9 February 2010

Registered Mail Codification

For the ease of universal mail tracking and tracing during shipping, in 1996 the Universal Postal Union (UPU) encouraged a universal use of S10 standard for mail identification coding. Cambodia, as a member of UPU, quickly adopted the new system and joined the revolution in registered identifier label format.

A 1988 cover from Phnom Penh with an old registered ID label.

S10 defines a system for assigning 13 character identifiers to postal items. The ID starts with a 2 letter service indicator code:
(source: UPU)

Most countries start their registered mail service indicator with "RR", then "RA", "RB", "RC" and so on, however some do not follow the sequence. For instance, France starts with "RK", Britain and her dependencies use "RJ" for international mail, Portugal starts wtih "RR", "RC", "RM" and some others.

After the service indicator is an 8 digit number and a check-digit, or the letter "X". The check digit is resulted from some calculation of the 8 digits. The 8 digit numbers can be reused after 12 months of previous allocation.

Since all ID labels are preprinted and distributed to different post offices in lots, it should be noted that ID numbers may not be assigned in ascending order, all depends on the number lot held by the particular post office and when the staff put them into use. For a clear illustration, if two senders mail at two different post offices at the same time, one mail may be numbered 00 000 260 while the other may be numbered 00 056 068. Then the next day a sender mails at a third post office, his item may be numbered 000 000 021.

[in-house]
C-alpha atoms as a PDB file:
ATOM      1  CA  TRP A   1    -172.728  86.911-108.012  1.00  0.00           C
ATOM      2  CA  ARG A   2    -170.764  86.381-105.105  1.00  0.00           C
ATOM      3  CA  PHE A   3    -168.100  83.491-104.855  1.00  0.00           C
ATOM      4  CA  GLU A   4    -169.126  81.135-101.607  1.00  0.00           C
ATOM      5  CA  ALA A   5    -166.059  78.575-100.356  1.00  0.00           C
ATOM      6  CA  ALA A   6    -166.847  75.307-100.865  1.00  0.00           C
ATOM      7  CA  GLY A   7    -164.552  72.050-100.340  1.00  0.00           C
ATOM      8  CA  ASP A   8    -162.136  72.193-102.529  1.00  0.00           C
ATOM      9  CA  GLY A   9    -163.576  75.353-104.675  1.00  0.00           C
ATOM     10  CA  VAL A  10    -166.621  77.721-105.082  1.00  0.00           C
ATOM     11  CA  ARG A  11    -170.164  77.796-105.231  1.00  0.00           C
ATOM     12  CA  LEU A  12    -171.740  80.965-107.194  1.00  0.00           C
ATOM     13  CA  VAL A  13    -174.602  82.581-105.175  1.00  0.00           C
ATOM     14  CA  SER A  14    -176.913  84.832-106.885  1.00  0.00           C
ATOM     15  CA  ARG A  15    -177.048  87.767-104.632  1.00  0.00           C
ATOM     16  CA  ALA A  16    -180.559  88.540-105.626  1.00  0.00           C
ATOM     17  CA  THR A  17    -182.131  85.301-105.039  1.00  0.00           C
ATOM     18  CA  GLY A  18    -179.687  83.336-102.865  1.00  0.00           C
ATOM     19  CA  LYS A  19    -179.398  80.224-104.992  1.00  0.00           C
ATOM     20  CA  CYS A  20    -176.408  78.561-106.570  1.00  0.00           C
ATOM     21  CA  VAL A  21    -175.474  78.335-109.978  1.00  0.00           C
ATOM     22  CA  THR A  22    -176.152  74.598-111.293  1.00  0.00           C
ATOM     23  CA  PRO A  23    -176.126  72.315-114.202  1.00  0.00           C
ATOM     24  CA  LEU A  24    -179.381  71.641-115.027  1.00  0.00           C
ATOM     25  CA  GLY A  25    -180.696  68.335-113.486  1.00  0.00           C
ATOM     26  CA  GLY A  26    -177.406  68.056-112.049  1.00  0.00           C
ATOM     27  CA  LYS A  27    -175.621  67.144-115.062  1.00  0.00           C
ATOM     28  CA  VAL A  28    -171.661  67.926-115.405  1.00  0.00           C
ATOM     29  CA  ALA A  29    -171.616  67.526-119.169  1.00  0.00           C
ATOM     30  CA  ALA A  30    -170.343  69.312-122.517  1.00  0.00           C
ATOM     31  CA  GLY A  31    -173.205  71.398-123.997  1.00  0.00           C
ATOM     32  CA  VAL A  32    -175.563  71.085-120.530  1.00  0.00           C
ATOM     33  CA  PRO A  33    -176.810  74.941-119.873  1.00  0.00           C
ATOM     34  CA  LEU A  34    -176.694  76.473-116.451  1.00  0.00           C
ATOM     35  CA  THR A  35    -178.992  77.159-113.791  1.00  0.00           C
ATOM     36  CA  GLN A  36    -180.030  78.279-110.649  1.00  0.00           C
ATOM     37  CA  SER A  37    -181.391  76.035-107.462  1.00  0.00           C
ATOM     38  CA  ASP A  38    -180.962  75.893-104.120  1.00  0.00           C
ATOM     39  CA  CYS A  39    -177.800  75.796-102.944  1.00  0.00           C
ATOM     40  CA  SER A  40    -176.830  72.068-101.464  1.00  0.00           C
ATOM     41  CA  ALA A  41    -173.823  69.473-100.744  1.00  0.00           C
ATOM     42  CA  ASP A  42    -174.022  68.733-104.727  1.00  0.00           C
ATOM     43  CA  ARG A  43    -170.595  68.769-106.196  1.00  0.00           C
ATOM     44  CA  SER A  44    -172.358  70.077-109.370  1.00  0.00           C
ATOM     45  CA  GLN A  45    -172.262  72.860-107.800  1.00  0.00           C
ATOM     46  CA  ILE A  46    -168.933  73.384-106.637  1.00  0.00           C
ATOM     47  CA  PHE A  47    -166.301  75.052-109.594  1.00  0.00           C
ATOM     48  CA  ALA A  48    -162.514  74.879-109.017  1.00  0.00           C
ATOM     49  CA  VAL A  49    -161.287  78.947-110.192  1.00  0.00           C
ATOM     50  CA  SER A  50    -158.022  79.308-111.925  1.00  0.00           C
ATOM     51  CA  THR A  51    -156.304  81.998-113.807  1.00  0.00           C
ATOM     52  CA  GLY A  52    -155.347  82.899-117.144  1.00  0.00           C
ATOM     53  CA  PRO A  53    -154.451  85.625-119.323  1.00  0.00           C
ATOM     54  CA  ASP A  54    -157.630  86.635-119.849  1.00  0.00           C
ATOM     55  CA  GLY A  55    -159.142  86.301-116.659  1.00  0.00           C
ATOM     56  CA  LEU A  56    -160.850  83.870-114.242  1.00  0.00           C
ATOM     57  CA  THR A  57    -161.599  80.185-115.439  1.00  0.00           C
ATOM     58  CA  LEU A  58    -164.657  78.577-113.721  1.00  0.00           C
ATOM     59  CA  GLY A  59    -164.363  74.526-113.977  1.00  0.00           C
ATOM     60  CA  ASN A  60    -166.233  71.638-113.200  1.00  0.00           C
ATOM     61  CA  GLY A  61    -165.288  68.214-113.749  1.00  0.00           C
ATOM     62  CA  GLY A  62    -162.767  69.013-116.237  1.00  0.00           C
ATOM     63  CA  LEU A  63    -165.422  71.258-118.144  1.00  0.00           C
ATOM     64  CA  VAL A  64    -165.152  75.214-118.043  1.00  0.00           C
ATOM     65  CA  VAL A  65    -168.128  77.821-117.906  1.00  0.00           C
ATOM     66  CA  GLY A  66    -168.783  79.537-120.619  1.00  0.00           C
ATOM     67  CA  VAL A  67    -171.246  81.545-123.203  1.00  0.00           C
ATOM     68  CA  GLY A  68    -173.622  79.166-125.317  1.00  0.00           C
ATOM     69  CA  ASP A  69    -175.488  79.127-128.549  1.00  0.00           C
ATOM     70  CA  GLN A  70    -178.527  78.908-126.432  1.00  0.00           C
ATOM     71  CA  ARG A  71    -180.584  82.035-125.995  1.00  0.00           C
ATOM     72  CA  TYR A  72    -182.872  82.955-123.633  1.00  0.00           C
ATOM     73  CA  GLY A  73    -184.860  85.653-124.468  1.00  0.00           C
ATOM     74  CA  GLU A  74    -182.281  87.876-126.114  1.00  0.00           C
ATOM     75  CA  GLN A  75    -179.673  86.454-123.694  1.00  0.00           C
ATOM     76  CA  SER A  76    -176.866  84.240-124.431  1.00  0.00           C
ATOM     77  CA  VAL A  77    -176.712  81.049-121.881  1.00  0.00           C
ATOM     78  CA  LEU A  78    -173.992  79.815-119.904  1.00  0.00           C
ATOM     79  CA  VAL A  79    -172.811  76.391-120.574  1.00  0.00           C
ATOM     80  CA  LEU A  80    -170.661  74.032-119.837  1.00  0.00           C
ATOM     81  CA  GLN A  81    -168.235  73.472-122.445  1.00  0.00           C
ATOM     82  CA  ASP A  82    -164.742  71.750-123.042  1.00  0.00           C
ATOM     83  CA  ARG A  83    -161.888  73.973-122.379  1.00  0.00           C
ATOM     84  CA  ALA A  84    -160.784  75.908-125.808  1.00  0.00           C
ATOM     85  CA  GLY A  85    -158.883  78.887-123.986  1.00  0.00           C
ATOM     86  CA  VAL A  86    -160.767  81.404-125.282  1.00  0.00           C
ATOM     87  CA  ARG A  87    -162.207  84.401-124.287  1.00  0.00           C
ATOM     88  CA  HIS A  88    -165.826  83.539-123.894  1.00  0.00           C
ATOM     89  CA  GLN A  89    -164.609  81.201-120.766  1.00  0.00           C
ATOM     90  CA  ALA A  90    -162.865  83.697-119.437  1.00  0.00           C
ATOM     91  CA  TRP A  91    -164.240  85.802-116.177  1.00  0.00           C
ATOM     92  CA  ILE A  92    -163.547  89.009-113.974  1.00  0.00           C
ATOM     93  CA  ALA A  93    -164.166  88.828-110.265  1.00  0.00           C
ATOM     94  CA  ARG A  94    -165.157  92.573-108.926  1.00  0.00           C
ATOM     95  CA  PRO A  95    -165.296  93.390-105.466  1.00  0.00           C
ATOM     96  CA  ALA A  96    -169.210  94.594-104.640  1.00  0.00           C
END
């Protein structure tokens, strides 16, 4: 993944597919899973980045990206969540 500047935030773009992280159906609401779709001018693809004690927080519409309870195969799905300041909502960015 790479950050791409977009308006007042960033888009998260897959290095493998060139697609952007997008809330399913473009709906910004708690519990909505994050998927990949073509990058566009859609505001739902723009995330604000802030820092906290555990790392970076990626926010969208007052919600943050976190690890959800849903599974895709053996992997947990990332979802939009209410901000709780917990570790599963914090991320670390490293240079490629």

The very last 2 letters of the code is the ISO country code to identify the issuing postal administration.

This 1996 registered letter from Phnom Penh has the new S10 identifier, "RR 00 016 427 3KH":

RR indicates that the item is registered. Cambodia starts with RR, and RC is concurrent in use now. No RA and RB is found. 00 016 427 is the 8 digit numerical identity, 3 is the check digit, and KH is the ISO code for Cambodia.

The above is a sample of the new registered ID label in S10 standard. It is a long arrow sticker with the 13 character identifier and barcode.

Initially a red cachet in French was used at the Phnom Penh Central Post Office (CPO) with the registered ID labels. It features a large "R" which stands for "Recommandé", and "Phnom Penh R.P." that indicates the mail is sent from Phnom Penh CPO. The barcode sticker is scissored short so can accommodate within the cachet.

Later the red cachet is omitted, only the cut short ID label is used. Another type was also in service with the letter "R" printed:

A variation can be found with "Cambodia Post" included above the barcode:

Recently a new type of ID label is used. The 13 digit identifier and barcode is larger on round corner rectangular stickers.

Just as most laws and regulations, S10 codification is not strictly implemented, sometimes the old style registered system is used at convenience.

S10 is not used on domestic registered mail, and the country does not use inward registered item identification.

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